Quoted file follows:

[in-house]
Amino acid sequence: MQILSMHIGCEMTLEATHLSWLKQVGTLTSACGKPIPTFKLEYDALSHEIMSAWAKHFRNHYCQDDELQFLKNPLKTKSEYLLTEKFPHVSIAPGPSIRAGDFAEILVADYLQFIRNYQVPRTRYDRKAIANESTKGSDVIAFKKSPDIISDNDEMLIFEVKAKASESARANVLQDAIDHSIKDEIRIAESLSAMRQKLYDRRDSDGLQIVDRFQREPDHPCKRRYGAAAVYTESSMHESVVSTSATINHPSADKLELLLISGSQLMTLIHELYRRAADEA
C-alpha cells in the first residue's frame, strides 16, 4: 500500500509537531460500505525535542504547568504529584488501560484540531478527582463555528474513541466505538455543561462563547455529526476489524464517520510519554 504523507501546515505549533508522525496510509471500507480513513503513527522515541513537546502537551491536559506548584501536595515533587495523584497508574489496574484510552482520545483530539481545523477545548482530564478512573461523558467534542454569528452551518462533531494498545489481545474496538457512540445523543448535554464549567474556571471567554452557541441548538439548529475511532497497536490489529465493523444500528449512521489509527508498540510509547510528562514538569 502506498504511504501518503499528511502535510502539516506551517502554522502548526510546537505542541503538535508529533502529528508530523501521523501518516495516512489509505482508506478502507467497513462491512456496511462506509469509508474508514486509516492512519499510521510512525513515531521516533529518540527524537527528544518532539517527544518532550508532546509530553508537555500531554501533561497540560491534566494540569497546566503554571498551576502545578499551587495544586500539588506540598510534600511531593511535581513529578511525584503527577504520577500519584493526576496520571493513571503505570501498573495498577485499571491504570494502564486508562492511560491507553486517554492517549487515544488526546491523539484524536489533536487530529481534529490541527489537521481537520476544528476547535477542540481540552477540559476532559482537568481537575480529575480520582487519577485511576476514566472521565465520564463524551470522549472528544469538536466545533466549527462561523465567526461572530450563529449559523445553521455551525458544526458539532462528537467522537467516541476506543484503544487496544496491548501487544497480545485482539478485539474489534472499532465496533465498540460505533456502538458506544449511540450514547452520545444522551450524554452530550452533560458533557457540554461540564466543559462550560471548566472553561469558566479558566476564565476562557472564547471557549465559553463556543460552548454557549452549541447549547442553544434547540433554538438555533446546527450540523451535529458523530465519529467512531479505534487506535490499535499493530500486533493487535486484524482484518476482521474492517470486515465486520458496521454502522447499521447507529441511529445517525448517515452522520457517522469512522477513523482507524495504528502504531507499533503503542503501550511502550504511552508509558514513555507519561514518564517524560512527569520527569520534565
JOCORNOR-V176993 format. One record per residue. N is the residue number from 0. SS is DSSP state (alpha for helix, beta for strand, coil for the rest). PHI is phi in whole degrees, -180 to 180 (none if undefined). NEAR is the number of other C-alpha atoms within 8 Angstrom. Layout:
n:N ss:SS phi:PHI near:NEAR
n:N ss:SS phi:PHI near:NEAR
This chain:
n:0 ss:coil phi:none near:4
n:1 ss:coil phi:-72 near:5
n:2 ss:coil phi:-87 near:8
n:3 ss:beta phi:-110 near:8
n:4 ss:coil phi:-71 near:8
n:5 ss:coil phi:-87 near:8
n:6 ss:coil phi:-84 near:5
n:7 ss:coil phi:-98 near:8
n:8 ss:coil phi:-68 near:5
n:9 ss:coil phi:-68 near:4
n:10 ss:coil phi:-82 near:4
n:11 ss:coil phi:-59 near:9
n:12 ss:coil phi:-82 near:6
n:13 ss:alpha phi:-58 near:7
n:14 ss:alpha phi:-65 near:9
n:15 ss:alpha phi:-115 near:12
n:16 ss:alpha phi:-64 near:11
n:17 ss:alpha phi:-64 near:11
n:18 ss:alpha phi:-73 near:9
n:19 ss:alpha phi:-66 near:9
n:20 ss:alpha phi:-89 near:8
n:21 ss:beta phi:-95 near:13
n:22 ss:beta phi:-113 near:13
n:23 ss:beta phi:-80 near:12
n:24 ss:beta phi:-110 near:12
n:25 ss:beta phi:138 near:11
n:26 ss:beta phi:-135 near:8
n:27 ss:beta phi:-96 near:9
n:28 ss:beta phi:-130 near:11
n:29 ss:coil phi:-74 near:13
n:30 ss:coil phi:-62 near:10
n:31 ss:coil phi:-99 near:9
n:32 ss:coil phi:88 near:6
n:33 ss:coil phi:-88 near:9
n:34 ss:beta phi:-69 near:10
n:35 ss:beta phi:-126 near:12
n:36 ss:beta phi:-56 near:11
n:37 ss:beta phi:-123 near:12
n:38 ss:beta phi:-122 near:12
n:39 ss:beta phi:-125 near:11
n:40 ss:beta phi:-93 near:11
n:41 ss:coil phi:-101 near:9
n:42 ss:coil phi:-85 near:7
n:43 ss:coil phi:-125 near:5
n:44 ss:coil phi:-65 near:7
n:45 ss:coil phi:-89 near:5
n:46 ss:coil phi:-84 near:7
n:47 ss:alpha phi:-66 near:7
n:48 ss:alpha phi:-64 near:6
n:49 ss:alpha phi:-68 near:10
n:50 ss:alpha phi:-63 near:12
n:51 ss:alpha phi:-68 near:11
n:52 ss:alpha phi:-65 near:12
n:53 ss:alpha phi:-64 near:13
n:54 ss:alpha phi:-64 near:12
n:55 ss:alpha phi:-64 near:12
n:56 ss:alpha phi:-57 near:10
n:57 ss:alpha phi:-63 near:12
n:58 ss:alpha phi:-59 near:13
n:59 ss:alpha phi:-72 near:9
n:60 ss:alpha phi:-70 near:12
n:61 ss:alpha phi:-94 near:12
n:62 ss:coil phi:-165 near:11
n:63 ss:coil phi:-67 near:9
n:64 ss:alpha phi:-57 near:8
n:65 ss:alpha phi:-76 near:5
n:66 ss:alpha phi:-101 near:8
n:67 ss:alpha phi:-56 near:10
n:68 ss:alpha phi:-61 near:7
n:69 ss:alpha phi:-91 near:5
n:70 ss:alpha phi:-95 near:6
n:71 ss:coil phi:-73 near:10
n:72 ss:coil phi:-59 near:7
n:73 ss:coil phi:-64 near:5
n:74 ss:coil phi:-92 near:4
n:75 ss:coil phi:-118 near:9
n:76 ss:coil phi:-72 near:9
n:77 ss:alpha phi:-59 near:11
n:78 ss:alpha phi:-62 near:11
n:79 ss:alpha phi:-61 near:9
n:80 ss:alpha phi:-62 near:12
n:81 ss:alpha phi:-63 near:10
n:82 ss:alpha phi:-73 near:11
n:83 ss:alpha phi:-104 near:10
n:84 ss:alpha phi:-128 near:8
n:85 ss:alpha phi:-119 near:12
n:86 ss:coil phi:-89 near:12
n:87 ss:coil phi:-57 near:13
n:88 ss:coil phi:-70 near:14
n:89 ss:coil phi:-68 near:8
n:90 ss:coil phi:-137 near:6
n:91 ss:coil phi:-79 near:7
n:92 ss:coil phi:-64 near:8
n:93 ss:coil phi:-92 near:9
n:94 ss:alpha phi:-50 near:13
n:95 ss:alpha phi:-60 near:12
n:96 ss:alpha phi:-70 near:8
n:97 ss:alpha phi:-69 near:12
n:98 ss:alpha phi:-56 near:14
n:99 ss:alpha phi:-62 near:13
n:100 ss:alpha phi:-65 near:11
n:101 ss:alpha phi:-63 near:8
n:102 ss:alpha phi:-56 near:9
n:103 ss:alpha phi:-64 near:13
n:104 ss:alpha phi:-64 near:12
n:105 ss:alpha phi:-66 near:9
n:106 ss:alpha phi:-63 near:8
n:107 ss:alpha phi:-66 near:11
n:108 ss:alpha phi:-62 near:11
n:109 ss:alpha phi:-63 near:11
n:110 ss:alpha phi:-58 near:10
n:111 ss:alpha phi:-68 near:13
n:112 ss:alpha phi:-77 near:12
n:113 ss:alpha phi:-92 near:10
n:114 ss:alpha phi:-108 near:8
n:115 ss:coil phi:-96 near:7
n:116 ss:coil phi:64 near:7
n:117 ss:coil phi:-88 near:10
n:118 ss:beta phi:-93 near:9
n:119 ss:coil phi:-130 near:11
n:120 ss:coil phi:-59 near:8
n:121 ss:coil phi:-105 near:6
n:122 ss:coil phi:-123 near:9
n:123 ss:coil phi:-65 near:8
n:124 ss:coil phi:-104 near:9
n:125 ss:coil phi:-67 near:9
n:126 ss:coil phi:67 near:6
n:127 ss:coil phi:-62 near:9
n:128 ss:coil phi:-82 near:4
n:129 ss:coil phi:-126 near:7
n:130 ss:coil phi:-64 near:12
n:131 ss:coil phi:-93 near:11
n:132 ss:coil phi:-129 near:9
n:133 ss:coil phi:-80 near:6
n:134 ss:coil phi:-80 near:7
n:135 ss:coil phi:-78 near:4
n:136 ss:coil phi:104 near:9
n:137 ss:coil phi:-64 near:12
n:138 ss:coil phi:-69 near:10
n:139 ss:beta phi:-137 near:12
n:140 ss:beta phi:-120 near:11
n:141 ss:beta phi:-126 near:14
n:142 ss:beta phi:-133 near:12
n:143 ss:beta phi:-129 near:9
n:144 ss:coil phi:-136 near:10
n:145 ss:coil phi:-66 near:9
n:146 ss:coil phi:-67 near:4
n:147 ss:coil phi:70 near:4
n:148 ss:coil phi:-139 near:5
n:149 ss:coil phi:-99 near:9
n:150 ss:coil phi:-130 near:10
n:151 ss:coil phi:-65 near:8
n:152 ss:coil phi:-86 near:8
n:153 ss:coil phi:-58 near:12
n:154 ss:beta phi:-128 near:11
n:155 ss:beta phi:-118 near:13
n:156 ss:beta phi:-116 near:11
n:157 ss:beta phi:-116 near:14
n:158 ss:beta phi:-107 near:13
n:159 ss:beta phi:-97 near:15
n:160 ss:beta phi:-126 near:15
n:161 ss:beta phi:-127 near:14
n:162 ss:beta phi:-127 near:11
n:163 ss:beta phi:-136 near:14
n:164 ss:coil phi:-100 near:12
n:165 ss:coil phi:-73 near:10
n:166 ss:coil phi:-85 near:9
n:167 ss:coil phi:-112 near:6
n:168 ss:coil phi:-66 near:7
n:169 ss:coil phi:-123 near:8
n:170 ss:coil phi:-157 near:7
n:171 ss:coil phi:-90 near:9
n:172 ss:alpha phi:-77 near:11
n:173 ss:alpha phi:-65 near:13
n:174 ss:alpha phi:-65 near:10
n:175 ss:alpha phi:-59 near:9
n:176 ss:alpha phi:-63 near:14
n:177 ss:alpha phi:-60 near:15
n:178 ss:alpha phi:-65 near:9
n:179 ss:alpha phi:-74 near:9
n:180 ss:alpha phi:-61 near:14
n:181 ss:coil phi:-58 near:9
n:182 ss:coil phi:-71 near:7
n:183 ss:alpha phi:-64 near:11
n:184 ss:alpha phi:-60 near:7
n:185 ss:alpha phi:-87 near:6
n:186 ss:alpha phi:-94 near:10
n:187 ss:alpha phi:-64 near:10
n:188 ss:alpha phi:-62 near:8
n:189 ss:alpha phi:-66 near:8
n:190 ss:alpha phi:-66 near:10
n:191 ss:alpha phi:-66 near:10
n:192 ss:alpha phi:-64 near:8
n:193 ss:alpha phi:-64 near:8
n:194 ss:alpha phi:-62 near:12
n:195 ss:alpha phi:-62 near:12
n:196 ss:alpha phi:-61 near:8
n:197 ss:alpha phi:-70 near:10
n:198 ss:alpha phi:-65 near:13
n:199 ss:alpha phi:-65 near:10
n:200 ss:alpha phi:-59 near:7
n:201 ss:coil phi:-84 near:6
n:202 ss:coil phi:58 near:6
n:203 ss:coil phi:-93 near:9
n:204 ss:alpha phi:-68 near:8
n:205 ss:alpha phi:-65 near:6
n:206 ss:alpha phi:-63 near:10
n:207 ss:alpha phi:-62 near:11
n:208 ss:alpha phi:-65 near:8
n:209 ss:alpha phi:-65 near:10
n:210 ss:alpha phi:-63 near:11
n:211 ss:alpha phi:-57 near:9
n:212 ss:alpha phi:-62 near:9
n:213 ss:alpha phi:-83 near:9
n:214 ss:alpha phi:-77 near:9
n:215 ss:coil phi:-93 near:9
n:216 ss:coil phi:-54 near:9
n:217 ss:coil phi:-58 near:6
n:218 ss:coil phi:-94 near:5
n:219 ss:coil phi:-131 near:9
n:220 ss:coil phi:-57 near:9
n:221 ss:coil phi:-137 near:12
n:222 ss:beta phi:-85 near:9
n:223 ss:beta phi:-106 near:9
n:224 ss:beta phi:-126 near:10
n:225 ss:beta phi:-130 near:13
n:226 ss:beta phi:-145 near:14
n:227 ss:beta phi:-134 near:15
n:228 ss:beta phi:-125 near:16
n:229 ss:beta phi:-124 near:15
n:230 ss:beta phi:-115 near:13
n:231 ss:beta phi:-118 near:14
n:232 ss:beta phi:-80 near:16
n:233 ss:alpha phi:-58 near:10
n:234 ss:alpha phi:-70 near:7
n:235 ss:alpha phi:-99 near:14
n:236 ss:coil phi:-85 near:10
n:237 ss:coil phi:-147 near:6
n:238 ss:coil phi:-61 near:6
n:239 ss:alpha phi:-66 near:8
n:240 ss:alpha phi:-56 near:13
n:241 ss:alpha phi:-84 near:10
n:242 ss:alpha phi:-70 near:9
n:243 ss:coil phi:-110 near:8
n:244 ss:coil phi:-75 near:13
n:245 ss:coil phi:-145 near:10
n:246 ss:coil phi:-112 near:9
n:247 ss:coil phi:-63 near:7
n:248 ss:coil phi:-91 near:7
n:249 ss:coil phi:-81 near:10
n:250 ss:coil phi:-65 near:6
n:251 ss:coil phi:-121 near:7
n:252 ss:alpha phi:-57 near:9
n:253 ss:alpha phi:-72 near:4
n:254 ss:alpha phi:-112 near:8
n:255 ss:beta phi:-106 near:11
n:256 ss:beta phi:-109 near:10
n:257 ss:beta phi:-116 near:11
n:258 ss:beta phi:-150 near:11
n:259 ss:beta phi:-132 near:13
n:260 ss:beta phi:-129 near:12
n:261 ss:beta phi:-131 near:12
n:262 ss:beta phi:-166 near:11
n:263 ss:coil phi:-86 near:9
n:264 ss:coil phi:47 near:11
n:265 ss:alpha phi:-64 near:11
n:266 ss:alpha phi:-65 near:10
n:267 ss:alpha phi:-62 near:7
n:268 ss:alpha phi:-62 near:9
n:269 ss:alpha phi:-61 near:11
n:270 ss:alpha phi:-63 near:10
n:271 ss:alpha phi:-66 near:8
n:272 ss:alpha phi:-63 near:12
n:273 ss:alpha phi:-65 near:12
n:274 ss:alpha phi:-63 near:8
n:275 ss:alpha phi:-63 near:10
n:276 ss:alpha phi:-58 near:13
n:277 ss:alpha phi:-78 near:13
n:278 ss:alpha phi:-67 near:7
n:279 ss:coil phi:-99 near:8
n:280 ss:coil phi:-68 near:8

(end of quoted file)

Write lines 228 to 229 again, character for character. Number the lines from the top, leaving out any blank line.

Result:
n:220 ss:coil phi:-57 near:9
n:221 ss:coil phi:-137 near:12